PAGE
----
Local integration policies, refugee well-being and host community perceptions are inter-connected
Meenuka Mathew, Senior Research Fellow, Jindal School of Government and Public Policy, O.P. Jindal Global University, Sonipat, Haryana, India.
The recent Greek coast shipwreck tragedy was another reminder that the lives of people fleeing remain at risk because they lack safe-legal routes, solidarity and life-saving assistance. Refugees are not migrants by choice. They have grounded reasons to leave their homes behind. To seek asylum is a Universal Human Right (Article 14) and not a crime. The global refugee crisis has grown enormously since 2010. Increasing sociopolitical, economic and environmental uncertainties can make any country insecure, resulting in people fleeing. Therefore, every country is responsible for providing safe harbour to asylum seekers.
South Asia, host to 3 million refugees, lacks inclusive policies to help steadily growing numbers. Refugees in India, Pakistan and Bangladesh are from neighbouring regions. The region experiences protracted situations that demand local solutions, rather than relying only on refugee frameworks to which the countries are not signatories.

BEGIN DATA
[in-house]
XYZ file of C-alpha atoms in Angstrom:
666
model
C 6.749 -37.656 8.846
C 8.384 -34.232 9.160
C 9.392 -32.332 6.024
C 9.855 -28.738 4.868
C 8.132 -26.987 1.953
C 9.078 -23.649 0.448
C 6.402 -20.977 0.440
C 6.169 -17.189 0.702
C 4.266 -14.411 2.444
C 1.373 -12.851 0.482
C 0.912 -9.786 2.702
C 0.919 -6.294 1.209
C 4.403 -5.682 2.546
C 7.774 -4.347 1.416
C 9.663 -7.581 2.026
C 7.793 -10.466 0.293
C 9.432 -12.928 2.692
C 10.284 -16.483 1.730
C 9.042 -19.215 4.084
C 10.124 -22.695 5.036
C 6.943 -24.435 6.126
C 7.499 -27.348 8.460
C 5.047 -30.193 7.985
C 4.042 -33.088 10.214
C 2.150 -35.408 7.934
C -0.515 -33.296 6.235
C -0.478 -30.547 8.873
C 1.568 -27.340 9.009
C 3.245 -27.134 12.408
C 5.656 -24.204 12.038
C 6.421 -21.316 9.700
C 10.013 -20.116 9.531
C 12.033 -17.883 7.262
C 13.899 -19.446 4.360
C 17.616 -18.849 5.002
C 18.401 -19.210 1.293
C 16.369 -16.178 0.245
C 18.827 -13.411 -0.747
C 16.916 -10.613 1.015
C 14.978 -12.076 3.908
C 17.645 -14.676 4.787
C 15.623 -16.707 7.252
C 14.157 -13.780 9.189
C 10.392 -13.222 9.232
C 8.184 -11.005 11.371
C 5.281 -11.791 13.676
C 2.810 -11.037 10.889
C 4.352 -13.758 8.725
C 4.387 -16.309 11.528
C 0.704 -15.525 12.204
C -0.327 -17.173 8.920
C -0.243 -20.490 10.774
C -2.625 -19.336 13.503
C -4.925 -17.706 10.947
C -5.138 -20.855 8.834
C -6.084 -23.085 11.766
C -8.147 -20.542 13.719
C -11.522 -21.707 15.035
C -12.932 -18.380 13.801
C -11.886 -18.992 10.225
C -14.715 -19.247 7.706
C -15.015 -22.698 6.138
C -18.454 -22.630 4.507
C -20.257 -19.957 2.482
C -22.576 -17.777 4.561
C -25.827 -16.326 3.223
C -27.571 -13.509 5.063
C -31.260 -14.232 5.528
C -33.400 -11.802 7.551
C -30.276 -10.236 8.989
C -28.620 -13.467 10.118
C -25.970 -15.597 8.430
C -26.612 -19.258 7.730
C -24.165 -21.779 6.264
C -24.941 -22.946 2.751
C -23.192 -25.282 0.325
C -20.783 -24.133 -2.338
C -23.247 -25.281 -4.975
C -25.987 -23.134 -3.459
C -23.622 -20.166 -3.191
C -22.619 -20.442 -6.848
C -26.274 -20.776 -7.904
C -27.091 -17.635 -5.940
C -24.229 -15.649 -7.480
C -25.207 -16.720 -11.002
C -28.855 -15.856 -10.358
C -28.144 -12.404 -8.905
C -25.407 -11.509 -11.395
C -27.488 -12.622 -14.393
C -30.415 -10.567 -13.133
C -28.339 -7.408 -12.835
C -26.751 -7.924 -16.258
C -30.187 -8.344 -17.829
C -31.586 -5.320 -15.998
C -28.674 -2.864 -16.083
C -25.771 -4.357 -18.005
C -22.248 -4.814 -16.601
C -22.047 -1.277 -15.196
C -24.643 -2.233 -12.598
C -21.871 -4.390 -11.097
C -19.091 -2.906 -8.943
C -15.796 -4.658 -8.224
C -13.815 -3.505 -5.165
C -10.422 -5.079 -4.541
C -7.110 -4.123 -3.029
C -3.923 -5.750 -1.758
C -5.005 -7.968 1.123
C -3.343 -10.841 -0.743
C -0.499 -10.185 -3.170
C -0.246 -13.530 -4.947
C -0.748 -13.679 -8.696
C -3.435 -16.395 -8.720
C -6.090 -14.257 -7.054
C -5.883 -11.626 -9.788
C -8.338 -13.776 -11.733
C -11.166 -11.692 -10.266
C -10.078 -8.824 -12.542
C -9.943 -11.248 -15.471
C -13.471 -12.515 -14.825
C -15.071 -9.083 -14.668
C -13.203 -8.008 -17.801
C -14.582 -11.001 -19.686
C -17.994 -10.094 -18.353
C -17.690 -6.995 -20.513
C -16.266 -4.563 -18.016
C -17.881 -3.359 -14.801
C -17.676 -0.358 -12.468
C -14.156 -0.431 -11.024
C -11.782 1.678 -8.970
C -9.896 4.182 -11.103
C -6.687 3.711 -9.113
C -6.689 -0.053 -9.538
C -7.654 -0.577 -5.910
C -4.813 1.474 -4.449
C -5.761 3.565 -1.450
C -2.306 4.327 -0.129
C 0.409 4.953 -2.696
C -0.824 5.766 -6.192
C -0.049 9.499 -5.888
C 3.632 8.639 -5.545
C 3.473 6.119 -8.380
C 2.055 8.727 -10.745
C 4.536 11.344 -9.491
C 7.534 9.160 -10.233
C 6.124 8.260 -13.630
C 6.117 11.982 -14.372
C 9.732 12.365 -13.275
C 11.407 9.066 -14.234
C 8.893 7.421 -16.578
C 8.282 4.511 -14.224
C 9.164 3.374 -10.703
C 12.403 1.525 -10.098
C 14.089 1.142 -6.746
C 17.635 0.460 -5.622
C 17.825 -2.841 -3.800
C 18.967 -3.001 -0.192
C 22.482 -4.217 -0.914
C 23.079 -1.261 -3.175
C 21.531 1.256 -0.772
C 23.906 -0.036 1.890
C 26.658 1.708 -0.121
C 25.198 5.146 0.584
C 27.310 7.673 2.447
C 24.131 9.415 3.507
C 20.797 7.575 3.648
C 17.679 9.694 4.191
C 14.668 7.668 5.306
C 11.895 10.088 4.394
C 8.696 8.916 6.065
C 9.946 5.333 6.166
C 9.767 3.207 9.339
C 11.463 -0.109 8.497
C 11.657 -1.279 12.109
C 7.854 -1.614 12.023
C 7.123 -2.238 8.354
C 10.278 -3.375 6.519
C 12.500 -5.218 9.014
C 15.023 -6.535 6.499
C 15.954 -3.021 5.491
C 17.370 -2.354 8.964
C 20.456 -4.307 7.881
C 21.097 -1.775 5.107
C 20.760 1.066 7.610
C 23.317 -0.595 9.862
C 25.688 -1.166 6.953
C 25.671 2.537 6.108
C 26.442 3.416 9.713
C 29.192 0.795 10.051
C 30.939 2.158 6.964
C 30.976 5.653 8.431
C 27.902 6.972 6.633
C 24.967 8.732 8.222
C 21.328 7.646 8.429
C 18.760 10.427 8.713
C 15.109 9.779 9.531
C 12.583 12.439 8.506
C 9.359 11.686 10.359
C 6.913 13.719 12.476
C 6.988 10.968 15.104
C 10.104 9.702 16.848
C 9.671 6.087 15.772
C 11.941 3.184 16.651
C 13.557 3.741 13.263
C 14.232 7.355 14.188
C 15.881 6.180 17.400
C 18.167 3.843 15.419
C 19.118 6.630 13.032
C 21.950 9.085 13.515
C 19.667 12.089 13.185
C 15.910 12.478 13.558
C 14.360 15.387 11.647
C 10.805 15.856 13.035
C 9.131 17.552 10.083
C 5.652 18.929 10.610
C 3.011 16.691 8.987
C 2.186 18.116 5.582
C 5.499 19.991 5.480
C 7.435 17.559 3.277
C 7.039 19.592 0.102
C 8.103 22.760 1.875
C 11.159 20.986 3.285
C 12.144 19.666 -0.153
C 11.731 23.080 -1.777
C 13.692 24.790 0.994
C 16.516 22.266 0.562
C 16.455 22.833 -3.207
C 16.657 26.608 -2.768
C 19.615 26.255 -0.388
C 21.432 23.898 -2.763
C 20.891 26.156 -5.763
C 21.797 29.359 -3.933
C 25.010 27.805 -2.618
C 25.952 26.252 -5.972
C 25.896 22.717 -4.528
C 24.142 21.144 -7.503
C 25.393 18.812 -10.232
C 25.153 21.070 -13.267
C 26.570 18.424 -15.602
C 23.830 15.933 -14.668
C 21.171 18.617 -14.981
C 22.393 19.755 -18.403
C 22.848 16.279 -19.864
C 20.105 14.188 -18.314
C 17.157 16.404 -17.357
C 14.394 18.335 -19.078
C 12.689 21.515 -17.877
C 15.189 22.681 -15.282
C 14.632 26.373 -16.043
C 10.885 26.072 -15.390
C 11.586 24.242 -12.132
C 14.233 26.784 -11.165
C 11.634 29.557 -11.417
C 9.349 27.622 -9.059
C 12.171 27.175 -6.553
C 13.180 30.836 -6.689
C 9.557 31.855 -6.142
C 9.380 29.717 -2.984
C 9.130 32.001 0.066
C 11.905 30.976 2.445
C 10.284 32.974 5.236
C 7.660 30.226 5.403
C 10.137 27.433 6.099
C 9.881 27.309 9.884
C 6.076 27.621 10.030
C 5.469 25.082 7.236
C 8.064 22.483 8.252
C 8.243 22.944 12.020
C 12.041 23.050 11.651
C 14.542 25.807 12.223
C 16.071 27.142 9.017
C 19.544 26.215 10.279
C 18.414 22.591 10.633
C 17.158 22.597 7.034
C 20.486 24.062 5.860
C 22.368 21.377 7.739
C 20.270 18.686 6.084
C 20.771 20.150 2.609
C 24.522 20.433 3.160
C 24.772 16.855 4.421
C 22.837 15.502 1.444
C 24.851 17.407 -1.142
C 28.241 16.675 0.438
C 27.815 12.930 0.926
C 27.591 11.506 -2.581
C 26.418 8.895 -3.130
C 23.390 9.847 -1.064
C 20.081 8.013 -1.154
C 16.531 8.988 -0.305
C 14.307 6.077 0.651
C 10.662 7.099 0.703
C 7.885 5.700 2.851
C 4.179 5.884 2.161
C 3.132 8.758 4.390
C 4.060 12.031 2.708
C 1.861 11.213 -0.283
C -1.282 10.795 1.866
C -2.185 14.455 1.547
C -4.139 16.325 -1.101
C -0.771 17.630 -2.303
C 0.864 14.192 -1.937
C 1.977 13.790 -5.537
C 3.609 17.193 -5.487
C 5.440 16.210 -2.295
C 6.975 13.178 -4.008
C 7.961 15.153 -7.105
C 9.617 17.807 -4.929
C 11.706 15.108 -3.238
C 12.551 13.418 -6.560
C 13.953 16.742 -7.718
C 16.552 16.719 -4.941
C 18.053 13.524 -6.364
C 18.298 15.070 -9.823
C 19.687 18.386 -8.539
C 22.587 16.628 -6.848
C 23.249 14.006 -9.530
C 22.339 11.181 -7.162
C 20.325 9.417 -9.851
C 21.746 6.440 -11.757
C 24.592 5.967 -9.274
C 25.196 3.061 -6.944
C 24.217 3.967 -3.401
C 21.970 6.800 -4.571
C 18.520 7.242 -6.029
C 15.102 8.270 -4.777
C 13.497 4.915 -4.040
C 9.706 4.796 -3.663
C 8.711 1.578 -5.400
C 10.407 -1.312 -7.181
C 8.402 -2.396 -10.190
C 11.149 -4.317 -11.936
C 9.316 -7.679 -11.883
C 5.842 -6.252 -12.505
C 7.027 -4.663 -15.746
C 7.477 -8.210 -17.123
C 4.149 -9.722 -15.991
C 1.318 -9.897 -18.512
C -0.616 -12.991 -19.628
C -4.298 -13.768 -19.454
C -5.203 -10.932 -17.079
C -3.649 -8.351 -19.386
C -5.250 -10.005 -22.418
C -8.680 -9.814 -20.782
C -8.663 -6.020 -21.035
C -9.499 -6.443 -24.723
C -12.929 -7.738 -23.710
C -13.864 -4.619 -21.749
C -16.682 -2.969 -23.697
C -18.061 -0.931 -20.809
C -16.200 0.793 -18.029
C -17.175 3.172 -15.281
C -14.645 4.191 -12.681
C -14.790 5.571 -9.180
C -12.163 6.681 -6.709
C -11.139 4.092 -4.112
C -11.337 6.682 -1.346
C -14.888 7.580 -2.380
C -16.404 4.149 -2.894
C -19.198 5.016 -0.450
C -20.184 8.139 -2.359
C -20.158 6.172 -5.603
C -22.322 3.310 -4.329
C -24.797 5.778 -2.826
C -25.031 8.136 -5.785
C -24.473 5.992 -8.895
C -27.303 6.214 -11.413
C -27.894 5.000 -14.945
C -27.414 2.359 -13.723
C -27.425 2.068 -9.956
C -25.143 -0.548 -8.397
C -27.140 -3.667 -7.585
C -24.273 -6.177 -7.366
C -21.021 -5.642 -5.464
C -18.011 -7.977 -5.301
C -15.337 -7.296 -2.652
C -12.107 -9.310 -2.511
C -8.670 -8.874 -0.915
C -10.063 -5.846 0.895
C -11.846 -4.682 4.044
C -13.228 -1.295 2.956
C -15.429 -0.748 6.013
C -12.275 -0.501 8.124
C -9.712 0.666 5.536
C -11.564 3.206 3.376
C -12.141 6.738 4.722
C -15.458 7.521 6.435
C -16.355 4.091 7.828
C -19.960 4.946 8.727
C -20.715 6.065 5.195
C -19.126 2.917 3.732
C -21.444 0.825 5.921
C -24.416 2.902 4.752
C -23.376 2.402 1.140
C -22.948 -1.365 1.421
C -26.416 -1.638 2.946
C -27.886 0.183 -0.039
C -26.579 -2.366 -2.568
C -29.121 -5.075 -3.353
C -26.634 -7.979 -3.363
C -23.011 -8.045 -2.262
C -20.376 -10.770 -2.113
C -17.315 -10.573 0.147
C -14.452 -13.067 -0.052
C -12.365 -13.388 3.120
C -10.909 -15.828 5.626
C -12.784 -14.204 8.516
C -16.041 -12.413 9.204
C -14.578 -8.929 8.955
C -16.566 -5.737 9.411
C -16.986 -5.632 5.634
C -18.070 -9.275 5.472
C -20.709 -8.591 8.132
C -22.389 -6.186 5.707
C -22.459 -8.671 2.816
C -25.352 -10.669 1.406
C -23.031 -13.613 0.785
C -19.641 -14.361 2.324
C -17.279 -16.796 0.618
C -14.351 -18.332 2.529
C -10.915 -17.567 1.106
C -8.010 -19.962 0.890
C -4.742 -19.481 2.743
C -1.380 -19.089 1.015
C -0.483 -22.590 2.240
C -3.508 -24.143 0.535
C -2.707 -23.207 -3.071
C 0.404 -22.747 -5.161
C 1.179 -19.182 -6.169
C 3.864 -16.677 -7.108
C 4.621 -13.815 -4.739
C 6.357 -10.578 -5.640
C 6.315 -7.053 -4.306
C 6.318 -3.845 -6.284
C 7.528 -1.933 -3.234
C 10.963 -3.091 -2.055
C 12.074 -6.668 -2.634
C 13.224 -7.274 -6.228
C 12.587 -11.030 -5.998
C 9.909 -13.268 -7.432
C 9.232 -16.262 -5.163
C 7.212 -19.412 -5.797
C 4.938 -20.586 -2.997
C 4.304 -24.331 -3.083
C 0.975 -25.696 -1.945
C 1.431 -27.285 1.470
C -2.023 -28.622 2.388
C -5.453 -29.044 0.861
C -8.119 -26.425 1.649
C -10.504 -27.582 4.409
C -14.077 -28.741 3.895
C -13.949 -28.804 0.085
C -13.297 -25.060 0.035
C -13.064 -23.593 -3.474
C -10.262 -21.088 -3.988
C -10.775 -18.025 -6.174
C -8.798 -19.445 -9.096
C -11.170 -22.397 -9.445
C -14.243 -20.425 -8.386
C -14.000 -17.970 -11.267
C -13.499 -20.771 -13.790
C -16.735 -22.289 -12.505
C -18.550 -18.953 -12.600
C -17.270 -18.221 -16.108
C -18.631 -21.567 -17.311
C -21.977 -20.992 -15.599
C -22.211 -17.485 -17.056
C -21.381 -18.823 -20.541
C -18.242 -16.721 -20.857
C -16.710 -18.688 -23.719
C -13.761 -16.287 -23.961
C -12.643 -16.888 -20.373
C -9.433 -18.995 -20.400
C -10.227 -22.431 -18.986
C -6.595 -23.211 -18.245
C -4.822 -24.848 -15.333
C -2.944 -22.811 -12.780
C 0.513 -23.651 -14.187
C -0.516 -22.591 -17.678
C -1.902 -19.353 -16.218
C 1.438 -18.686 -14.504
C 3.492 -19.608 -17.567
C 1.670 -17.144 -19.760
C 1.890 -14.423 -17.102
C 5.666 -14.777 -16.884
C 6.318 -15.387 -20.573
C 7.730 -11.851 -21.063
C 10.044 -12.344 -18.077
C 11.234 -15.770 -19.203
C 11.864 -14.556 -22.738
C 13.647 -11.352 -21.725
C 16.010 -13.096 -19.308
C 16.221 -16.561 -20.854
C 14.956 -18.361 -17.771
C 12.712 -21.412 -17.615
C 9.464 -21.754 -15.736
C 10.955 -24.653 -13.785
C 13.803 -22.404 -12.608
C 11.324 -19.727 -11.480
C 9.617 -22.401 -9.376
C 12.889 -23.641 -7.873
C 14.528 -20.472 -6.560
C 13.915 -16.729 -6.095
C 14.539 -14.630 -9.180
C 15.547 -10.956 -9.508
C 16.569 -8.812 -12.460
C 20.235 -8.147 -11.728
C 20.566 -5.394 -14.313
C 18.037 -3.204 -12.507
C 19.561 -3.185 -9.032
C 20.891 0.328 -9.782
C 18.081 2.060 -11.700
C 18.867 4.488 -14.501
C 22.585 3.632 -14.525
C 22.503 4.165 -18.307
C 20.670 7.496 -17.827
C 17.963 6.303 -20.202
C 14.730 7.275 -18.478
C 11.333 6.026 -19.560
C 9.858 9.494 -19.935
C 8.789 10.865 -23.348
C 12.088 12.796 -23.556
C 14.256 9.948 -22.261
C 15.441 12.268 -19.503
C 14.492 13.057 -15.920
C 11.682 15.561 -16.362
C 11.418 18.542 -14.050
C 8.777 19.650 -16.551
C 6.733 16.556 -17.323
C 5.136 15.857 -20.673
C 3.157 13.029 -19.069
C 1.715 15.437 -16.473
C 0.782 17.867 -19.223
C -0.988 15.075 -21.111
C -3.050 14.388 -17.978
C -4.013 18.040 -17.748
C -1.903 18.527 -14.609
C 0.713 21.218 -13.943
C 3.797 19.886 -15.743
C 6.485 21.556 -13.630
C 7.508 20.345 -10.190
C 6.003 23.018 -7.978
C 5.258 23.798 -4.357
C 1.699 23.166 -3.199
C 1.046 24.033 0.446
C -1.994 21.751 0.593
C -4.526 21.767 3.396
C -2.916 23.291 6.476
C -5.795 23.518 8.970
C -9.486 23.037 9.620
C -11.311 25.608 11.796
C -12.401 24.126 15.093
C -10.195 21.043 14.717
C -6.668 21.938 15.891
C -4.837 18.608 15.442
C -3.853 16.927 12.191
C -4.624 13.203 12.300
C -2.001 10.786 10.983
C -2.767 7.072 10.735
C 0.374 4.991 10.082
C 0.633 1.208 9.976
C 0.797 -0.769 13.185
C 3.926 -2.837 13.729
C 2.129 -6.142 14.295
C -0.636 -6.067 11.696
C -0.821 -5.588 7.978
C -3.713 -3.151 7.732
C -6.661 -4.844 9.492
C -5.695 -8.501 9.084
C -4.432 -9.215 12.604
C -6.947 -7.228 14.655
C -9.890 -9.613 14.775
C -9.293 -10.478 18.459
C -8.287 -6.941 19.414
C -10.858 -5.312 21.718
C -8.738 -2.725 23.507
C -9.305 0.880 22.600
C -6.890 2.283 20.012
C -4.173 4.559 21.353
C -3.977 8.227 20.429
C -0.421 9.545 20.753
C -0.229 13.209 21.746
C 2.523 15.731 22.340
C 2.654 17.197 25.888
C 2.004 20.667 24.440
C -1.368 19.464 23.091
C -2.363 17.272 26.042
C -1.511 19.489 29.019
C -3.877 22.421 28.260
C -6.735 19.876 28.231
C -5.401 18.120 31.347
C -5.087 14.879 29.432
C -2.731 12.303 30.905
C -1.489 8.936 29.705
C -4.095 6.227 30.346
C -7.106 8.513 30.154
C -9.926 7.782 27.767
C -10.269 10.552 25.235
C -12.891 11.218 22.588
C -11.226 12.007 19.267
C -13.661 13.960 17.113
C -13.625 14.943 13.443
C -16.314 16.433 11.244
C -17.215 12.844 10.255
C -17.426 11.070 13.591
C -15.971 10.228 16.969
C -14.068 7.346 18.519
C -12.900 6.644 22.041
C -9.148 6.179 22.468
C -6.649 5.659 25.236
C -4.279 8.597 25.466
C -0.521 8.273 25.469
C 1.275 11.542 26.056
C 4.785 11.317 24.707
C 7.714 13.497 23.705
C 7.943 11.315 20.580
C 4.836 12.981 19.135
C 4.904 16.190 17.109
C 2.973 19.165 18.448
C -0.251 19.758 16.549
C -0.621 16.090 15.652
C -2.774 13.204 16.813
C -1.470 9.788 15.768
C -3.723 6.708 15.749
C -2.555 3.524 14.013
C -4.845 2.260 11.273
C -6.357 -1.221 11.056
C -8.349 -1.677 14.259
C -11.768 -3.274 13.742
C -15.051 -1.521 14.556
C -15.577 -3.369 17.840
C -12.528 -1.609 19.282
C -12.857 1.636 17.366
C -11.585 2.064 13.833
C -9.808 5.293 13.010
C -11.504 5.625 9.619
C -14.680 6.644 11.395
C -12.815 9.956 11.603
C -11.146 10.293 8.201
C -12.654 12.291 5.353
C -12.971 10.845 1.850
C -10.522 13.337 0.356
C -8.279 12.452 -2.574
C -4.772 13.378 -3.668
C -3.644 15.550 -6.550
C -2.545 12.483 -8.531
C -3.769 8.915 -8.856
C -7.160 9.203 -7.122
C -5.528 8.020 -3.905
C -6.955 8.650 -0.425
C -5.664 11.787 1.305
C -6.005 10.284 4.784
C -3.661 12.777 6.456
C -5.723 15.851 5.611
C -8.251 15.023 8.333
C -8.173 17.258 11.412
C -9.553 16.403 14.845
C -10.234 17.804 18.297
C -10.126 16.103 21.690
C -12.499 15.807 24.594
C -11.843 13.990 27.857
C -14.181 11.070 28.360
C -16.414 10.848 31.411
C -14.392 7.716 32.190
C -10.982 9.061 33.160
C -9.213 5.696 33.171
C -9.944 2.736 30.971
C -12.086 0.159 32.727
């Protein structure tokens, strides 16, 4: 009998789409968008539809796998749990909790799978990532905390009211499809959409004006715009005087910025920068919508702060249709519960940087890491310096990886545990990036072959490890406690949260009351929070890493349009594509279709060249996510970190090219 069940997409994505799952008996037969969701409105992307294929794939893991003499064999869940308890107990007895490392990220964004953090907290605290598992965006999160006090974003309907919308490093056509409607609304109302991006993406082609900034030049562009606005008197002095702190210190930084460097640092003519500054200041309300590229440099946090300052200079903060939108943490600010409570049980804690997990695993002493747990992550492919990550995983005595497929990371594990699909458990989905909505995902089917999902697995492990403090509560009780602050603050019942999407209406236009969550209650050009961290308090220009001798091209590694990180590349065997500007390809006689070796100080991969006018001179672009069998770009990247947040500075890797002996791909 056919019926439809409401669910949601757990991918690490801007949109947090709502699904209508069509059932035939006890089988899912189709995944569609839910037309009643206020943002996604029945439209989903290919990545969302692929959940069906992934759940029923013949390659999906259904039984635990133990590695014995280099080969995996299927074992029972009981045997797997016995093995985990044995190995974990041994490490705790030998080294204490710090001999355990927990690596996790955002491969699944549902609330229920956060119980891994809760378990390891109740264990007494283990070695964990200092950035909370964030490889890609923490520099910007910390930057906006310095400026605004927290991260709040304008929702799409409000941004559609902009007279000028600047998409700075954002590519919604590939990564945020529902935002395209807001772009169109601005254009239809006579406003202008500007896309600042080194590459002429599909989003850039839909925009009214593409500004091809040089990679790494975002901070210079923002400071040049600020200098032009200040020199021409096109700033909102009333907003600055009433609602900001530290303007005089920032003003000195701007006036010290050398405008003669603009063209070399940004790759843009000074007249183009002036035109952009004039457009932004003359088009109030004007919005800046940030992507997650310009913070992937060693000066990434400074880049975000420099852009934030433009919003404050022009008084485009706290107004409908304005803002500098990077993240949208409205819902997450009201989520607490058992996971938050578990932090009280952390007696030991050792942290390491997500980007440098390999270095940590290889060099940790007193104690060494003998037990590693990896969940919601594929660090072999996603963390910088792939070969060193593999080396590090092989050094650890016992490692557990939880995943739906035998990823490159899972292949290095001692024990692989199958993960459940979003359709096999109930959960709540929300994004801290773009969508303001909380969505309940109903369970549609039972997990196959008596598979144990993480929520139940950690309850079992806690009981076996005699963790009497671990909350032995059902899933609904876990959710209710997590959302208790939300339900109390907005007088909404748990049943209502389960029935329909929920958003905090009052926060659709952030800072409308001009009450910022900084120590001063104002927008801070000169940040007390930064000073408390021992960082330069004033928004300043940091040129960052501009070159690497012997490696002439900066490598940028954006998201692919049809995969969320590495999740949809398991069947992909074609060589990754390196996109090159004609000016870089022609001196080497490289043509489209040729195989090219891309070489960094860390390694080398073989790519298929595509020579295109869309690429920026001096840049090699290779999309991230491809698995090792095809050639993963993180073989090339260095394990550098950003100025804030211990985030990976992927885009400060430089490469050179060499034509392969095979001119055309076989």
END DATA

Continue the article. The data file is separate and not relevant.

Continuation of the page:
Why is the refugee system broken?: Long-standing refugee situations, such as the Syrian conflict’s exodus, Rohingya movement from Myanmar, Afghan displacement and many others, are far from reaching any settlement. Unfortunately, solutions are sought within an outdated framework that can no longer absorb new migration regimes. Thus, depending on current international frameworks to address global problems is unsustainable.
Published in: Mint
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